In the spirit of someone who yells “I QUIT!” just as their boss is explaining that they’re fired, I have decided that grants are an absolute scam. I mean, the money it takes to apply for grants. The time. And for a reward of what, $500? (No one wants to give writers more than $500 at a time.) Absurd. I could make $500 waitressing at a sports bar over the course of one weekend when the Blackhawks are in some sort of playoff situation. And then I could turn right around and spend that money on a sweatshirt that says “MacArthur Genius.” GOODBYE, GRANT WORLD, SEE YOU NEVER.

The accounts I now have on babycenter.com and momforum.com.

I’m looking for a few more mothers to interview for an article I’m writing, and I decided that posting in a mom forum would be a good way to get interviewees. Unfortunately, no one wants to join in the fun, AND babycenter.com made me PICK A DUE DATE in order to register. I clicked blindly and landed on May 24, 2017. The whole thing felt wrong.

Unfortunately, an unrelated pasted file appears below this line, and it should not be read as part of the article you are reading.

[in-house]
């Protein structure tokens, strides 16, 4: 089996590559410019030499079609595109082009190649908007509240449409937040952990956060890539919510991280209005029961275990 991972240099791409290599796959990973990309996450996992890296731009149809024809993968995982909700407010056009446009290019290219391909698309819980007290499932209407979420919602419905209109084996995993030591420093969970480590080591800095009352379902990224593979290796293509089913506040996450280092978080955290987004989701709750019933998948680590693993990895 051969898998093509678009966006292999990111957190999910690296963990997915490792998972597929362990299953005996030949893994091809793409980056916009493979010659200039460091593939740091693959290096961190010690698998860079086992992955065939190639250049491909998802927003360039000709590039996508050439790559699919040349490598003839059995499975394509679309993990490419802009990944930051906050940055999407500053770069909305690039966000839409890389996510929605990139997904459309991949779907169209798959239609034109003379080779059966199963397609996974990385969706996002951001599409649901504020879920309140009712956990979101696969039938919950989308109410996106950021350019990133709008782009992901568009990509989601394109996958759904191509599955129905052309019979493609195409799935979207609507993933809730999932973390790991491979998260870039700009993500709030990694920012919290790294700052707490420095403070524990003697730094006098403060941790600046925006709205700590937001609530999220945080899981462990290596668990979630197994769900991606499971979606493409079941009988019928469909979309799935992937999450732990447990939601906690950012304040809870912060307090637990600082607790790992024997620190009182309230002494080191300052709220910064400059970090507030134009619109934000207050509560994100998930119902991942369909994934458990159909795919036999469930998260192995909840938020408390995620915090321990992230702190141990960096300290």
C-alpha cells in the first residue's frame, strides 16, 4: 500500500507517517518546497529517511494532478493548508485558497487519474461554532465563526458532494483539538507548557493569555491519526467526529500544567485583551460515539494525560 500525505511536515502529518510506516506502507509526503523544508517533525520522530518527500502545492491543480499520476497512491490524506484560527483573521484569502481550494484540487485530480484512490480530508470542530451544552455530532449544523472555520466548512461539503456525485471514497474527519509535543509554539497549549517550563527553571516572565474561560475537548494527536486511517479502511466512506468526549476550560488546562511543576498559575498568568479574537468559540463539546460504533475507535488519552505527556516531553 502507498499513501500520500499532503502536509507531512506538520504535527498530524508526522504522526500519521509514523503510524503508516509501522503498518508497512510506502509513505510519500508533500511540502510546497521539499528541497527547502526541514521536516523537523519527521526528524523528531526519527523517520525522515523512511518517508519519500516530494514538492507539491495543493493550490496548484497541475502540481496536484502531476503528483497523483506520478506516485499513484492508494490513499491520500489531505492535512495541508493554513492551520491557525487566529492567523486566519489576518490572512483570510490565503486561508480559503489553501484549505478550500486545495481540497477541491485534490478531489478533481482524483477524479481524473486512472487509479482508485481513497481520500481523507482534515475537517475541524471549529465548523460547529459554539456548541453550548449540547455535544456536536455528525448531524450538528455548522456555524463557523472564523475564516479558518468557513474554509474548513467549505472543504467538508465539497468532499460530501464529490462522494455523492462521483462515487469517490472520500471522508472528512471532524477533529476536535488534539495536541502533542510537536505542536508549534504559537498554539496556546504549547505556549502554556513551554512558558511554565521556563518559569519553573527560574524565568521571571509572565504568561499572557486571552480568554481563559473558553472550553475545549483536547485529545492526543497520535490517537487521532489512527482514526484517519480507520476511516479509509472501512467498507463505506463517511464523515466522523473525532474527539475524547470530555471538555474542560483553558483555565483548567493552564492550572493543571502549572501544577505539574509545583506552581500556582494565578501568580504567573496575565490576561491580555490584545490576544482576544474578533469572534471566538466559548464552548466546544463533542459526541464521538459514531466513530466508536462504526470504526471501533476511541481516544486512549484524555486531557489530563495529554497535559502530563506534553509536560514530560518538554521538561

I know that getting better at writing happens in peaks and plateaus. Sometimes you advance really quickly (like, when you literally learn the alphabet), sometimes you inch along writing the same damn “poignant ending” over and over. I feel as though I’m on a plateau right now, and I can’t get out of it because I ironically have too much to write and it’s all due too soon. I used to think that simply writing made your writing better, but now I’m not so sure. I think you also need time and mental space to think about what you’re doing and how.

Actually, scratch that, I have changed my belief system once again. Writing will make your writing better. Even bad, dashed-off writing. Doing one pushup will make you microscopically stronger, right? Unless you do it incorrectly and somehow horribly wrench a muscle and then you can’t move for weeks and meanwhile you’re losing muscle mass fast?